Home > Uncategorized > Ta-Nehisi Coates’ Advice to Principals: Push Back Against the Headwinds!

Ta-Nehisi Coates’ Advice to Principals: Push Back Against the Headwinds!

One of the best books I read this year was Between the World and Me, which was an extended letter he wrote to his son, Samori, about what it is like to grown up black in America. As a 69-year old White American I feel that I have empathy for Blacks, but Coates’ book made me appreciate just how different the world looked to me during my formative years in an integrated college town in PA compared to his experiences in Baltimore, MD.

Earlier this week the Chalkbeat blogger Alex Zimmerman wrote a post describing Coates’ interactions with a group of roughly 30 current and aspiring Principals. In recounting his conversations with them, Mr. Zimmerman captured the same blunt honesty that characterizes Coates’ essays and his book. In expiring to the group why he sends his son to private school, Coates reflected on his personal experience in public schools.

“I guess I feel like the school system sort of failed me, he said. “School was not a physically safe place … violence was a thing you were always coping with.”

Coates lso drove home the powerful negative impact the grading system has on children, implicitly urging the gathering to focus on ways to provide intellectual stimulation to the students.

“People and educators often deeply underestimate that it actually hurts to fail,” he explained. “The world is so much more open than any report card or any test score.”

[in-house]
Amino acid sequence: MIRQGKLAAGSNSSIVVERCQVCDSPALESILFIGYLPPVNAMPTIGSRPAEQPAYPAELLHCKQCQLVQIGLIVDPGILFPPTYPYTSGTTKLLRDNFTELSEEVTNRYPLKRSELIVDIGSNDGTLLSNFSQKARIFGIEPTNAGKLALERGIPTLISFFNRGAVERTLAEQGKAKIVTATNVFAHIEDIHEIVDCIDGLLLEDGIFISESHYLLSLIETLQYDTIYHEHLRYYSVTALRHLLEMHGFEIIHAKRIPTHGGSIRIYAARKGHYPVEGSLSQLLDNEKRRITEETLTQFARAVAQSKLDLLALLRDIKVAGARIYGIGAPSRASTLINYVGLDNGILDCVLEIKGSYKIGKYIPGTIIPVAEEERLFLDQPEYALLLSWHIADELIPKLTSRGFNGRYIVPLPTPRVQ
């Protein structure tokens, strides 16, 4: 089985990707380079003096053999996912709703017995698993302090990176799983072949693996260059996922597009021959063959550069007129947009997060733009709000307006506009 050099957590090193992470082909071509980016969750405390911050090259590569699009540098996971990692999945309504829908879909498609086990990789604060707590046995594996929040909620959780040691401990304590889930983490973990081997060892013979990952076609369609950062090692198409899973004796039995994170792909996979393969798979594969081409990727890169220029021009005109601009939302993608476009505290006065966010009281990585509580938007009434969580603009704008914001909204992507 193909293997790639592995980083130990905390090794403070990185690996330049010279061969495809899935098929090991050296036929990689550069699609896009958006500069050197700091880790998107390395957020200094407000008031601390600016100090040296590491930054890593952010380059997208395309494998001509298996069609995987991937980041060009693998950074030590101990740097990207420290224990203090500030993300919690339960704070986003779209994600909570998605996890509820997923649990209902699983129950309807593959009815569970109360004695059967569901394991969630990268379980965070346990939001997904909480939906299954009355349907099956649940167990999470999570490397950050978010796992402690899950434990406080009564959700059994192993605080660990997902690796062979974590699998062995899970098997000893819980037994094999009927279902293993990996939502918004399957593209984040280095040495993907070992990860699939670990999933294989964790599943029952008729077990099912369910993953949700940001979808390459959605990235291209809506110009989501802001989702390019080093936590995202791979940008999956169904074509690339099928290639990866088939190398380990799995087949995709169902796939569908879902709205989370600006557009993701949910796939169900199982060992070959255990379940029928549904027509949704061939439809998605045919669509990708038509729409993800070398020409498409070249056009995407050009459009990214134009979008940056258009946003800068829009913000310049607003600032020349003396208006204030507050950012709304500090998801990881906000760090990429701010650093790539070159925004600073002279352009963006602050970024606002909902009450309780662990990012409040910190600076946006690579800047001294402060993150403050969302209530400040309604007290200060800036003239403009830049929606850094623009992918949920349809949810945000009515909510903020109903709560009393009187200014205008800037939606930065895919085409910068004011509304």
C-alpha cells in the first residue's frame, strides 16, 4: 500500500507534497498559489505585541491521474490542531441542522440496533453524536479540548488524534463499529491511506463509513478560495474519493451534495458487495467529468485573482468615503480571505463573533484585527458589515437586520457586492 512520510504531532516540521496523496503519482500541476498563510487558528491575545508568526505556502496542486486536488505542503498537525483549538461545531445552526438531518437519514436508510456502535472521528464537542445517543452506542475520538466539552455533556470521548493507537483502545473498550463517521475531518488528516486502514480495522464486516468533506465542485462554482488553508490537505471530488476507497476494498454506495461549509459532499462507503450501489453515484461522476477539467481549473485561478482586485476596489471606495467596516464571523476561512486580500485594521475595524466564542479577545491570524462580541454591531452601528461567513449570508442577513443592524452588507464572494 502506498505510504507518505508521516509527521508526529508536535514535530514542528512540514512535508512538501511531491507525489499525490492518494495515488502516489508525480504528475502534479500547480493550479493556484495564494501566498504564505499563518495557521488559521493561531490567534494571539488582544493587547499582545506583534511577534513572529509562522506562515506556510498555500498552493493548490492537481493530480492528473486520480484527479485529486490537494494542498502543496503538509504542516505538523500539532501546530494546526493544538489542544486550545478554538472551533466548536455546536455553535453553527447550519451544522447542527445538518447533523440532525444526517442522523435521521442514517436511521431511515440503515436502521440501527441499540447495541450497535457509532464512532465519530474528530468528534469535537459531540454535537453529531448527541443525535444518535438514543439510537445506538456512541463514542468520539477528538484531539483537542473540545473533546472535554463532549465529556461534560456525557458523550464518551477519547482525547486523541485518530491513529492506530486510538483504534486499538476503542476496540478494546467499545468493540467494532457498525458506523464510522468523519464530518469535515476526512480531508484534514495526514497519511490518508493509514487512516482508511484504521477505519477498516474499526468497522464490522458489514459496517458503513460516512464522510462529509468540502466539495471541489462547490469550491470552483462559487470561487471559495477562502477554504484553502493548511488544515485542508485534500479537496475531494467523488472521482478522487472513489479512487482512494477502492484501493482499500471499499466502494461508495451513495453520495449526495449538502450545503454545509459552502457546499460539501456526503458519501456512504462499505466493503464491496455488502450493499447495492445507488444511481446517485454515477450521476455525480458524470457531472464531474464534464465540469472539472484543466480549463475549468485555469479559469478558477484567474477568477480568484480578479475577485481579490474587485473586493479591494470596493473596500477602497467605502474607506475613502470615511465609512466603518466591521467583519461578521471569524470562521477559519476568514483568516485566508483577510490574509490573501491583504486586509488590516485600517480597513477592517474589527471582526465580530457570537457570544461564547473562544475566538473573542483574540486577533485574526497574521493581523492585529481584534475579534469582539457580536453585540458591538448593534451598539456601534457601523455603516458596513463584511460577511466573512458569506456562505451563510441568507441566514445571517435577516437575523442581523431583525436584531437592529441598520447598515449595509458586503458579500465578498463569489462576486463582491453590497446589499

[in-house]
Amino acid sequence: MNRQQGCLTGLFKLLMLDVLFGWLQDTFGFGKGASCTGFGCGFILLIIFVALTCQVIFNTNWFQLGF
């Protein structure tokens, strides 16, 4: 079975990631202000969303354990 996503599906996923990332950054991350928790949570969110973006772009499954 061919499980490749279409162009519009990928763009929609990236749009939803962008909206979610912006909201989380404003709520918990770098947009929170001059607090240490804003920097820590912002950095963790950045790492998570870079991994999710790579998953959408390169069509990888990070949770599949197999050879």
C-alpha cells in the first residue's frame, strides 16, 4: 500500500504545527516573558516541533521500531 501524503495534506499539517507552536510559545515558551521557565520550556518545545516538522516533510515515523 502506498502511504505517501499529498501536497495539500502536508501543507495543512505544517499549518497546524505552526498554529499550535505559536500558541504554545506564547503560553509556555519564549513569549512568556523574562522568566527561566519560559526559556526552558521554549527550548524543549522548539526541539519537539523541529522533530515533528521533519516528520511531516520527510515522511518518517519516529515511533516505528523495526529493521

But Coates did display an understanding of the challenges teachers and administrators face, and analogized the scapegoating of teachers to the scapegoating he experienced as a black man:

But Coates noted the headwinds teachers face — the consequences of homelessness, poverty and the criminal justice system — and argued that teachers, like black people, are often easy scapegoats for larger institutional failures.

So how to resist that demonization? Coates urged educators to “push back” against the idea that it’s solely their responsibility to solve longstanding social problems, and encouraged them to team up with other activists to fight for change.

“Drawing on the history of African-Americans in this country, you really have to be willing to struggle on behalf of things that are not resolvable in your lifetime,” he said. “The fact that you’re fighting for kids who have not yet been born doesn’t make the struggle irrelevant … The problems weren’t created in one generation.”

As I am certain Mr. Coates appreciates, from a public teacher’s perspective the headwinds just got stronger with the election of Mr. Trump, with his Cabinet appointments, and with a Congress that is likely to use his election to promote their agenda that favors pull-yourself-up-by-your-bootstraps grit over any kind of early intervention and support. I have long advocated that school districts work with local social service departments, local health departments, and local police departments to provide children attending school with the safety net they need to succeed in school. Now I think that administrators, teachers, and school boards are going to have to work in tandem with every public agency that provides services to children to push back against the direction our country is headed for each one of our services– even the police department– is likely to face the forces of deregulated privatization in the coming four years.

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